Marie-Pierre MEMBRIVES


Last week, our AcceleRise program got off to a running start with a BootCamp day.


This was a chance for our 7 participants to get to know their pool of mentors through direct discussions, practical workshops, conferences and, of course, a moment or two of socialising and networking. 


During the Bootcamp, we were lucky enough to listen to a fascinating presentation by Marie-Pierre Membrives, one of our lead mentors. And when I say lucky, I mean it – after 14 years of leading successful product development and marketing actions within McDonald’s Food Studio Europe, Marie-Pierre has developed a keen eye for what works and doesn't, and has much to teach us.  


Now running her own consultancy, called Tastebuds, she will be supporting our FoodTech startups around their go-to-market strategies. Positioning your product, scaling up… words and questions that any startup needs to take note of.  



Identifying your clients’ needs: the crux of positioning your offer 


Marie-Pierre Membrives: A FoodTech product or service’s chance of success is clearly dependant on their positioning. To start with, it must be clear and easily identifiable. Next, how does it address a client need? The key questions in all this are “how can we identify these needs? Are emerging trends driving these needs? Or are the needs driving trends?"


In any case, one thing is for sure: for a startup to succeed, beyond having a solid business plan, they must have a relevant positioning for their offer and a strong concept to develop. Hence the need to keep tabs on your consumers and the food trends that characterise today’s markets and societies. 


Clean label, vegetarianism, FoodTech… We can find any number of articles on trends. What is your takeaway?

Marie-Pierre Membrives: First of all, I feel we need to distinguish between what we can call “mega trends” (or background trends) and food trends. Mega trends can be identified over a number of years and have an overarching impact on our society. We are talking about, for example, urbanisation, globalisation, demographic changes, digitalisation etc.


These background trends have direct repercussions on the food sector. They can be the first signs of a major movement and can be a sources of inspiration for refining your market positioning.  


We can read a lot of stuff about trends. To my mind, I have filtered out 7 food trends that I call Real & Fresh (freshness, authenticity, transparency), Care (which reflects our commitment to the planet or to our communities), Health First (an increasing awareness of the link between food and health), A Veggie World (reduction of animal protein consumption and increasing preoccupation with the environment and animal health and wellbeing), Discovery (the democratisation of ethnic flavours, and emerging cultural hybrids), Control (in particular through personalisation), and Connectivity (which covers the digitalisation of food production, retail and food service). These trends have been covered by Vitagora in its blog (in French) or its other trend newsletters [for members and AcceleRise participants only].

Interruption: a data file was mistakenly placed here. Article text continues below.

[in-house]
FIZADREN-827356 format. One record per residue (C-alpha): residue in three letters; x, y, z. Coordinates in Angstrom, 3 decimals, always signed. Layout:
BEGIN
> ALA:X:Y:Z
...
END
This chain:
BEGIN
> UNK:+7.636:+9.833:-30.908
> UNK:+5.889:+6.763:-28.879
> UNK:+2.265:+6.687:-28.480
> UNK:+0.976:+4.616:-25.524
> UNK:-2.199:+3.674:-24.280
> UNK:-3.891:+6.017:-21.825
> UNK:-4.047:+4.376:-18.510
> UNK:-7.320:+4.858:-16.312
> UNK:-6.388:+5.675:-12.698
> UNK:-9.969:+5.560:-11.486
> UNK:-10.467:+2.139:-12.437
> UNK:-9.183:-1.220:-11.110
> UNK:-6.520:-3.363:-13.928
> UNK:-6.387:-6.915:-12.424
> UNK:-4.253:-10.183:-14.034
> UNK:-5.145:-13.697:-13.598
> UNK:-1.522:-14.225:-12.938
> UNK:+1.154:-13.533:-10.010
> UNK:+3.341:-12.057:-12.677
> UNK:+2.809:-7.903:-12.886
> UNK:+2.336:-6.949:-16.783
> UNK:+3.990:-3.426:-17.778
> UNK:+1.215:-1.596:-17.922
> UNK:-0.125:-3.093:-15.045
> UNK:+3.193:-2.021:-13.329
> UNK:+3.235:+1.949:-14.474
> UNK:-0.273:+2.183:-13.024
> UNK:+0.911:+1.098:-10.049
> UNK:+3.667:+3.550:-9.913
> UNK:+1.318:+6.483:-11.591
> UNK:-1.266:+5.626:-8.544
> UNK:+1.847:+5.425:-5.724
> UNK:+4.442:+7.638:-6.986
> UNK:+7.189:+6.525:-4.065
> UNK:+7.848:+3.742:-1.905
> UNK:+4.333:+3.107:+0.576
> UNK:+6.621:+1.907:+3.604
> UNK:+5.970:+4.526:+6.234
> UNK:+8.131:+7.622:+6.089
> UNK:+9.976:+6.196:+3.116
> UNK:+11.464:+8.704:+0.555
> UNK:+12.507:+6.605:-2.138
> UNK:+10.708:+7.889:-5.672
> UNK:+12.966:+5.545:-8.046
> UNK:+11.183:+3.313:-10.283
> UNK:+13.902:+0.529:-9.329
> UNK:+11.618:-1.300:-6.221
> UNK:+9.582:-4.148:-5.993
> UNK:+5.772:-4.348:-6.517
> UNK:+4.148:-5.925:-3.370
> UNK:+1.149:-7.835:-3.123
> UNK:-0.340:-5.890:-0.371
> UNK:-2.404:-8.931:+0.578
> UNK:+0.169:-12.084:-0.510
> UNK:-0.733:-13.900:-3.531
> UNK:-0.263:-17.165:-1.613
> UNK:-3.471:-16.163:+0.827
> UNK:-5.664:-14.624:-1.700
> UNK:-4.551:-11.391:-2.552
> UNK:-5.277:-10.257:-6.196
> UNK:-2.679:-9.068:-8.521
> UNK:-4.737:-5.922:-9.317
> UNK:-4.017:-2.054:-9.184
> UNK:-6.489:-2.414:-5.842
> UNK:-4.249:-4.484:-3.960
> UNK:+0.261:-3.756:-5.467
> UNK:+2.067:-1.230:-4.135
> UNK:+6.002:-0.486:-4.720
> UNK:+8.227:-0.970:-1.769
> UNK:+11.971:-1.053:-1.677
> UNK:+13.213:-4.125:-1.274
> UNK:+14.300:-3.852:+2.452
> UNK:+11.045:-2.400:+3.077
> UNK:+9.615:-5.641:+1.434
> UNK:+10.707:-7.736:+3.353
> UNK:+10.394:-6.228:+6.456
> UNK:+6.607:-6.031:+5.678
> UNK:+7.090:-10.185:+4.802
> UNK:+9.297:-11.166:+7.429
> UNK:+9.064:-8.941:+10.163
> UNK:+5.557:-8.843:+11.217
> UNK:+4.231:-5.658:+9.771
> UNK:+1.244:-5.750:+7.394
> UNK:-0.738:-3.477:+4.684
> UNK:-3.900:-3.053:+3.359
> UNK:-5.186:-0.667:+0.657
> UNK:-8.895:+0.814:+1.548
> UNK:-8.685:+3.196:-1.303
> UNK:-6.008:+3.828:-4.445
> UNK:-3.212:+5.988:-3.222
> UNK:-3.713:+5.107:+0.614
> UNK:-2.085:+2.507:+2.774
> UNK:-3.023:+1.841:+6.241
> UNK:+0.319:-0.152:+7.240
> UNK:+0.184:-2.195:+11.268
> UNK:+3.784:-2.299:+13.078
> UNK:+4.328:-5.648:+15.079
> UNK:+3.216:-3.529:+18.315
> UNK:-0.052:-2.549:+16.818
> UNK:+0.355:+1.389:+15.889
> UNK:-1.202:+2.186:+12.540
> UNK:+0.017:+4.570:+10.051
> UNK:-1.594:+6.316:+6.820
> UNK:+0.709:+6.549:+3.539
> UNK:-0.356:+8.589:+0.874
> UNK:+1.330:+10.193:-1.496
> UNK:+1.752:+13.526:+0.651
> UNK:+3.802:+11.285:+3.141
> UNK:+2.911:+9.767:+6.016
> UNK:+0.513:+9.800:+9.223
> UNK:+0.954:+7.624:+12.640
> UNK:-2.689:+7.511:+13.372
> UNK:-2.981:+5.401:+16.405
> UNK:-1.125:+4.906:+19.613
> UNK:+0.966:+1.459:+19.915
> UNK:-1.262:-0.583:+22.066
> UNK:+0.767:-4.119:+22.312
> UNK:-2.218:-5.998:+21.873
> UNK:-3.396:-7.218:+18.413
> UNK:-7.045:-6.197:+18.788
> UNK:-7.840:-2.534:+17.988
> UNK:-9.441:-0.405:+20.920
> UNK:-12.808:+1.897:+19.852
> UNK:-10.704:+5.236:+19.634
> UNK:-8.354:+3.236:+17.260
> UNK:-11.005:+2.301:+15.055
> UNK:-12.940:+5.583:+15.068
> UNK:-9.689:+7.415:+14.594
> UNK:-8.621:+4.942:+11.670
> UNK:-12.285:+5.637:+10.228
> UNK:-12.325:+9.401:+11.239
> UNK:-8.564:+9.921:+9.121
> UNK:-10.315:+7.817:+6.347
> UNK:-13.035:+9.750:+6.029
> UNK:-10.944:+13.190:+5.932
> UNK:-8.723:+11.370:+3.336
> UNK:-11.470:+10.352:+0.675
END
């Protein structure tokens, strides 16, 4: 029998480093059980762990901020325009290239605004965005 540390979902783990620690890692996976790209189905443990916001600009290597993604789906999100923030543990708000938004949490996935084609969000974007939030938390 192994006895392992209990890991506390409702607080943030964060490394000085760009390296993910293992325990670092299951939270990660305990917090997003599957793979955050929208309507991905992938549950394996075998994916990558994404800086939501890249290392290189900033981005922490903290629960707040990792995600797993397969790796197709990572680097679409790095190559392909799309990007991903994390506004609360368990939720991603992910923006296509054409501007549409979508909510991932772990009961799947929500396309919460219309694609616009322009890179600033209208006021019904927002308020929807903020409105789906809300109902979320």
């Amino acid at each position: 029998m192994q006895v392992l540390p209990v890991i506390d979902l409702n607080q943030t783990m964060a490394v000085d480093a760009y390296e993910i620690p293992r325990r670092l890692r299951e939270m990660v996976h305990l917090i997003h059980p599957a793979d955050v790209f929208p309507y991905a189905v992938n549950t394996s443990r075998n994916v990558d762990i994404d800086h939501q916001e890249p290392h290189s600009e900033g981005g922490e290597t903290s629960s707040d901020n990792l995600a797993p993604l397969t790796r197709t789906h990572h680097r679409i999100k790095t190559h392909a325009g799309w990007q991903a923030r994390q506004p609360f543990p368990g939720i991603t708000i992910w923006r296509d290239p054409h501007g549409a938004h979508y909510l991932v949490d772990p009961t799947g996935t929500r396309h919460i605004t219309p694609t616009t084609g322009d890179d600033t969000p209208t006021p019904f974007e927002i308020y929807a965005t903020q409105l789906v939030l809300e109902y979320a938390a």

Overall, in food business, and in particular in the FoodTech sector, there is one thing that we cannot forget: we are talking about food. Food and eating are about enjoyment, socialising, taste. Never underestimate the importance of ‘food’ in FoodTech.



Scaling up: from the concept to large scale production, what are the solutions for a startup?

Marie-Pierre Membrives: The specificity of a startup is that they begin from a small scale and, ideally, see their activity develop rapidly. Many startups behind inventive products or services are fairly easy to manage thanks to the small size of their team, their limited offer and their agility. At stake for these startups is finding a level of sustainable growth, and transitioning to a larger scale of activity. This is the essence of scaling up.


This implies multiple steps, each with its own complexities: moving from concept to prototype, then to large scale industrial production without sacrificing quality. All the while respecting the constraints of the food sector (regulations, ingredients, nutrition, logistics, maintaining margins etc.).


Scaling up requires specific expertise in order to anticipate the challenges. And it’s rarely easy. Which is why putting together a team of professionals with a variety of skills and calling upon external resources and partners is so important.




By Christophe Breuillet

Managing director of Vitagora and AcceleRise, Christophe is the big boss! His various areas of expertise cover innovation and food business development, internationalisation and influence strategies… basically Food “Business” with a capital B! You can contact him at: